So my school was in the news over the weekend, and the results are about what you'd expect: pleasant but incomplete. NPR reporters may be thorough, but they don't talk fast enough to squeeze the whole story into a brief report.
A few weeks ago Noah Adams spent a day on campus interviewing a whole mess of people and on Saturday his report aired on All Things Considered (click here). A few of our students said intelligent things about the challenges of pursuing a Petroleum Engineering degree when the oil industry is not hiring, and some faculty members suggested that the decline in the petroleum industry is not the end of the world. However, a casual reader or listener could easily fall into the misconception that the Petro program defines Marietta College, especially since the only nod to the rest of the school is this brief statement: "The petro students are required to take history, philosophy, writing and
communication courses, which may give them a leg up in shifting career
Three cheers for the humanities! We exist to help Petro students remain employable in difficult times! (What's wrong with this picture?)
I suppose we're not the only campus on which one big flashy major overshadows other valuable programs, and I certainly appreciate the Petro program's ability to bring in talented students to fill general education classes. We've benefited during the Petro program's boom times, and we stand with them during the inevitable busts.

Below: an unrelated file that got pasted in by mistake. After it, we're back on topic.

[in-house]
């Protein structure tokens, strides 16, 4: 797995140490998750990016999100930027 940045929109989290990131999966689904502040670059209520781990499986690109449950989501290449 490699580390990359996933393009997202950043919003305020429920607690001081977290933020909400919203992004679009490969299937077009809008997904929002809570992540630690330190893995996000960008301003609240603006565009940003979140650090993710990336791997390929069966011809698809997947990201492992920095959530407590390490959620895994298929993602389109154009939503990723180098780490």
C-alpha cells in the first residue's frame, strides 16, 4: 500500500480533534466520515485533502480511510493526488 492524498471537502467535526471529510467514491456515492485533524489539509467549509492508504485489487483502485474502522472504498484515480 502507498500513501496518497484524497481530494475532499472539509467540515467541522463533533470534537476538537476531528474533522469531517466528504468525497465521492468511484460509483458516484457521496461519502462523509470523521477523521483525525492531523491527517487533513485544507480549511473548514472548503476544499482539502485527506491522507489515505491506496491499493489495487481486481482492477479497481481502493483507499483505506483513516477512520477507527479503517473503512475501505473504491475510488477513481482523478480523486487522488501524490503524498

Also, I can't blame NPR for assuming that the impact of oil prices on education would be interesting to listeners. It doesn't make national news when an English or history major has trouble finding a job, but Petro majors are doing exactly what the zeitgeist demands--pursuing a vocational program in a STEM field--but suddenly find doors to employment closing in their faces. That's a story!
Once in a while, though, it would be nice to be known for something more than the Petro program. Year after year, decade after decade, we crank out students who pursue meaningful careers as doctors, lawyers, librarians, journalists, teachers, actors, accountants, entrepreneurs, and even the occasional academic, but what gets national coverage? Petro majors who fear that they won't find jobs.
But at least they have that liberal arts foundation to fall back on! Petroleum engineers who can write ought to be more employable than those who can't. (And if they want some advice on how to parlay their writing skill into a meaningful career, they ought to get advice from an English major.)